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Found 8 results

  1. Is there a consensus on the best place to order PCB designs for smaller lots when doing BoosterPack prototyping? I've heard of www.seeedstudio.com/propagate , www.BatchPCB.com , and www.Oshpark.com so far. Are there other good ones? Best value between pricing, turnaround time, quality, etc? End goal would be some boards for personal projects and then a batch to sell on designer chosen outlets / leftovers to distribute to the community.
  2. I made a heart rate sensor, and prototyped it with the launchpad. The mcu reads BPM and displays it on an LCD. I now want to create a pcb without the launchpad. I've attached what I have so far. I'm powering everything from a 9V battery, so I have a 3.3V regulator which I will use to power the MSP430G2553. Can I just connect the the output of the regulator to the VCC pin, and connect all the other pins to the circuit as I did with the launchpad, or are there other considerations I need to account for? Also, how do I debug and edit the program while the microcontroller is on my custom pcb?
  3. Here are the files for my PCB Exposer/Printer, it is the complete package including mechanical design files. The printer itself. Example - a power control PCB for Raspberry Pi - 40 x 40 mm. Code includes driver for MCP4725 DAC, buffered serial port driver, stepper motor control and command parsing for the MSP430G2553 used as the main controller. Code and design files: PCB Exposer - controller code for MSP430G2553.zip PCB Exposer - desktop application.zip PCB Exposer - mechanical design files in Vectric format.zip PCB Exposer - schematics and PCBs.zip Desktop application is coded in C#, schematics and PCBs in KiCad format. There is some more information to be found in this tread: http://forum.43oh.com/topic/4990-what-are-you-doing-right-now/page-5 Terje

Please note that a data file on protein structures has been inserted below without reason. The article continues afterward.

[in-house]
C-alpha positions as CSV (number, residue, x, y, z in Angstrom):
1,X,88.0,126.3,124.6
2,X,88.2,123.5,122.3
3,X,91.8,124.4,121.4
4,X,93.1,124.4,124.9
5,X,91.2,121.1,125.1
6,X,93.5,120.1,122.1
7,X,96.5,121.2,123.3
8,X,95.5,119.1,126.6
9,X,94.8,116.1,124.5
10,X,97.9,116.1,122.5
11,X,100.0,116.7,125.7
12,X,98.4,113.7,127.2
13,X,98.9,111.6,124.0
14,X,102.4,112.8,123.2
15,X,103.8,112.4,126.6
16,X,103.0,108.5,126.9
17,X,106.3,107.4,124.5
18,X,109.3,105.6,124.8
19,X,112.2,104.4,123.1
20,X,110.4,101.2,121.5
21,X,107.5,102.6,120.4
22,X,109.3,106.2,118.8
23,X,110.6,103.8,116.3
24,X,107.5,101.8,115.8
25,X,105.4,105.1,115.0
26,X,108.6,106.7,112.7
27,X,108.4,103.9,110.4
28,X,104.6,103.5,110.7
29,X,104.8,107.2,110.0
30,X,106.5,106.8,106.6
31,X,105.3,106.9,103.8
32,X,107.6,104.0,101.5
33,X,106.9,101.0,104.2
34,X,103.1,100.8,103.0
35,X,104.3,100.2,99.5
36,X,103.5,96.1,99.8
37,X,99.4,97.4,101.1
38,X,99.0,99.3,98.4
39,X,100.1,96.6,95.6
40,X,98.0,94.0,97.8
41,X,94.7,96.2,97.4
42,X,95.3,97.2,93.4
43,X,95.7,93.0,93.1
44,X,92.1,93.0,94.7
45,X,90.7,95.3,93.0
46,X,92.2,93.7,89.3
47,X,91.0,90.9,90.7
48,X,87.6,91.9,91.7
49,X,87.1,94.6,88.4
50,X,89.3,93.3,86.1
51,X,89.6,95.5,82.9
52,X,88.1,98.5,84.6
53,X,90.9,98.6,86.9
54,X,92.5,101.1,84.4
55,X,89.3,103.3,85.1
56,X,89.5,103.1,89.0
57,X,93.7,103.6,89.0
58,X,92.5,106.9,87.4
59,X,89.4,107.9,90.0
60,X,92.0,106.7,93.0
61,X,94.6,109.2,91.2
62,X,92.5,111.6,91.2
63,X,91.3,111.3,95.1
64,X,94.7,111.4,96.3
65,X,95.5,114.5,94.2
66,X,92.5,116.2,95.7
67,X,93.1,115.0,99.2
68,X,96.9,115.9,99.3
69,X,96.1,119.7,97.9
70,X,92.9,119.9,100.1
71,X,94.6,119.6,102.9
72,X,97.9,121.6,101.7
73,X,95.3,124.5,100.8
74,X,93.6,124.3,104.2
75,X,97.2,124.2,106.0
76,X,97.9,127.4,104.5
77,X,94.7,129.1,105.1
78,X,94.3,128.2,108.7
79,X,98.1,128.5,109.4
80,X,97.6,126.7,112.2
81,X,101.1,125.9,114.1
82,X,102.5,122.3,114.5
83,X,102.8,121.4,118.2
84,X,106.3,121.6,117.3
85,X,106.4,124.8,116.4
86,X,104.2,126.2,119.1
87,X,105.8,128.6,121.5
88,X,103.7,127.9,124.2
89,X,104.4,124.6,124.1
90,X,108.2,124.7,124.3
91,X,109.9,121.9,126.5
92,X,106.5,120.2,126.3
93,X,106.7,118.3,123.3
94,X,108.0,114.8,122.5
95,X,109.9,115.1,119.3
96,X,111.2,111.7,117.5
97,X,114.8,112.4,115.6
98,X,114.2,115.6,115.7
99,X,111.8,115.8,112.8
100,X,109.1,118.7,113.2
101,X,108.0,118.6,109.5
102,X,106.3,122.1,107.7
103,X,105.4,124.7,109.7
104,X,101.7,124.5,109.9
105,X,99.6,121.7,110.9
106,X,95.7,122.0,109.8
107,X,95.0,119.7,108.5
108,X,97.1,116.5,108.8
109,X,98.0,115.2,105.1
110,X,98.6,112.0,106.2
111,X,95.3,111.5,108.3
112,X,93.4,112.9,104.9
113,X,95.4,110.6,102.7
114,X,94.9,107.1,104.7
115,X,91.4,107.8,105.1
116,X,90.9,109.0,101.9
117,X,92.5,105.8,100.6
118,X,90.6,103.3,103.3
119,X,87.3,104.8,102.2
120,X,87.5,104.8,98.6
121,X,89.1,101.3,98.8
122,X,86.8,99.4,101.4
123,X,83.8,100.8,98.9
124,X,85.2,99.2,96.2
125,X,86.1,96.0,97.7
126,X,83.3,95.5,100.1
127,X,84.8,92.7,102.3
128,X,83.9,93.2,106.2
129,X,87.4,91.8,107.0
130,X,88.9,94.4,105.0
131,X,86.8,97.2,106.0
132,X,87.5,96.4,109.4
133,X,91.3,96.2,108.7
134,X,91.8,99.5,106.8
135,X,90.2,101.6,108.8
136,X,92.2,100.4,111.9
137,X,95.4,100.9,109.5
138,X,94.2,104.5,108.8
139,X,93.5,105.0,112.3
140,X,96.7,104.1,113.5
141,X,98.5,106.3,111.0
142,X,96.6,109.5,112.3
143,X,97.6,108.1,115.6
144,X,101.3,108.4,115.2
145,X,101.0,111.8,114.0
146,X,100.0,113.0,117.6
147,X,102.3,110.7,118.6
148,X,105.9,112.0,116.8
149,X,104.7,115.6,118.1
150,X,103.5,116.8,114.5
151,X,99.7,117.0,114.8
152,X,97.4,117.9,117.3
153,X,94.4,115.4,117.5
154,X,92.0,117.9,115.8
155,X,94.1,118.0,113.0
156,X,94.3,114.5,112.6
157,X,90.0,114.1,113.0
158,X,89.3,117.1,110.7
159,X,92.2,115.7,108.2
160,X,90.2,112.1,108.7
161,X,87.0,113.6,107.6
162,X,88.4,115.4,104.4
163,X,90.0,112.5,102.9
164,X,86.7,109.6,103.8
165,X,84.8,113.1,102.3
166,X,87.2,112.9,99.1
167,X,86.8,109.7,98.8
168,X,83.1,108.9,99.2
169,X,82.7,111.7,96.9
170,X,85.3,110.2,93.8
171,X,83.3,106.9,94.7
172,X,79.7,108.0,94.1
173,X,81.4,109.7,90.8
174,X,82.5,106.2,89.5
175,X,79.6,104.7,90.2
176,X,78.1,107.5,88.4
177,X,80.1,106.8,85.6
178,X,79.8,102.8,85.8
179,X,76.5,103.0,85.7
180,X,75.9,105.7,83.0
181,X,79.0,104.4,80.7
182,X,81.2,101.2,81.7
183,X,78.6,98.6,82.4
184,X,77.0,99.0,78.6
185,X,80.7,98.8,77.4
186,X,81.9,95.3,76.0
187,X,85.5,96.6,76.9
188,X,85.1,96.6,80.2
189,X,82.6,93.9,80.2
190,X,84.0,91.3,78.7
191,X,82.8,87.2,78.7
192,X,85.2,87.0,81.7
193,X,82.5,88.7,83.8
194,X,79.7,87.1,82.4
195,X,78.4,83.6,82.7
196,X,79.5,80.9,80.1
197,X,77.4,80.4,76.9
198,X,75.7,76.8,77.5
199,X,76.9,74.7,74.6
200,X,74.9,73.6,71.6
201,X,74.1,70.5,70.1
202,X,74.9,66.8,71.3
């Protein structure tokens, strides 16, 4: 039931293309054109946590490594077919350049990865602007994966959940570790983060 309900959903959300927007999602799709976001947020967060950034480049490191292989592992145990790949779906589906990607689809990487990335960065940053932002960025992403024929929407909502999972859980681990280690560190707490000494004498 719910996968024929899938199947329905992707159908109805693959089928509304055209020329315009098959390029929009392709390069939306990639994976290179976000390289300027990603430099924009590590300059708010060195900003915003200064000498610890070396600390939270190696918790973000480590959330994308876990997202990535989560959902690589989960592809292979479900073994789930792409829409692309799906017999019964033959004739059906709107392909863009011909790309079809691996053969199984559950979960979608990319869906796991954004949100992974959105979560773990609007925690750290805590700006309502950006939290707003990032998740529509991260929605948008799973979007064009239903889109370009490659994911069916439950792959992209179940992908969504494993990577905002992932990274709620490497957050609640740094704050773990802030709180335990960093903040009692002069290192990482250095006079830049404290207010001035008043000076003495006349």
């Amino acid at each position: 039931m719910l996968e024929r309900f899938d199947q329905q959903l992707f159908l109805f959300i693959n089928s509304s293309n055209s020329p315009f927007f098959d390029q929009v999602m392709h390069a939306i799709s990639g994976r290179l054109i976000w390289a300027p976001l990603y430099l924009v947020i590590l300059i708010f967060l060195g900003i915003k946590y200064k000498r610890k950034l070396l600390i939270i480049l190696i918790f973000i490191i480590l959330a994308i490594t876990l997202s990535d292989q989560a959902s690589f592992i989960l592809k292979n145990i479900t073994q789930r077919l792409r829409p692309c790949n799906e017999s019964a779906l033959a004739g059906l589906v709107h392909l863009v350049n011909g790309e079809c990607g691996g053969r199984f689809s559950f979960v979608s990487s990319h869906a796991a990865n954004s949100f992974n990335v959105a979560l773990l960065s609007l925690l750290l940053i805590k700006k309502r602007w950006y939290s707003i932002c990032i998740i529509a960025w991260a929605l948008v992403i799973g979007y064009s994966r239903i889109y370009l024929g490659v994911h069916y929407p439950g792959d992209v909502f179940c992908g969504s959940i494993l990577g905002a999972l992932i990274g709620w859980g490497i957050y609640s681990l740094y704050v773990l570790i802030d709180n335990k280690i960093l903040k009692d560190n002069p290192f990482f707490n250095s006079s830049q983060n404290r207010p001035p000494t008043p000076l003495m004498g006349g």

4. This is the first PCB that I have designed and sent off to be manufactured. Yesterday I received the boards, soldered them up, and they work! This write-up outlines the process I used in the hope that it will be useful to other hobbyists and builders. There are links at the end which provide additional detail. Selecting a Project The project consists of a small board with a MSP430G2553 microcontroller and an nRF24L01 radio. I started with a radio attached with jumpers to a LaunchPad quite some time back and then built one on a proto-board. The photograph below shows a G2553 with radio powered by a buck-boost converter attached to a super capacitor and solar panel. I used it for a while with my weather station which never was quite completed. Although I could have started with that, I actually chose to start with something simpler. The goal was to focus on the PCB design process and to minimize the issues associated with a new or technically challenging project. The objectives, strategies, and constraints I decided on included the following: Inexpensive
  5. I'm sure many of you keep an eye on the EEVBlog forum and may know already, but it looks like a free version of Altium is coming. http://www.eevblog.com/forum/altium/free-altium-is-coming/ http://circuitmaker.com/ tldr; The model is that you can rent extra features temporarily. The catch is that your board files are stored online only - no local saving. I've not used Altium but look forward to giving it a try if I have time.
  6. Are there any good autorouting programs out there for a custom PCB? It seems like this would be a relatively easy thing to implement, just a bit of linear algebra or basic calculus or optimization. the eagle software only computes half of the autorouting, and it usually takes longer to find and redo all the mistakes it makes.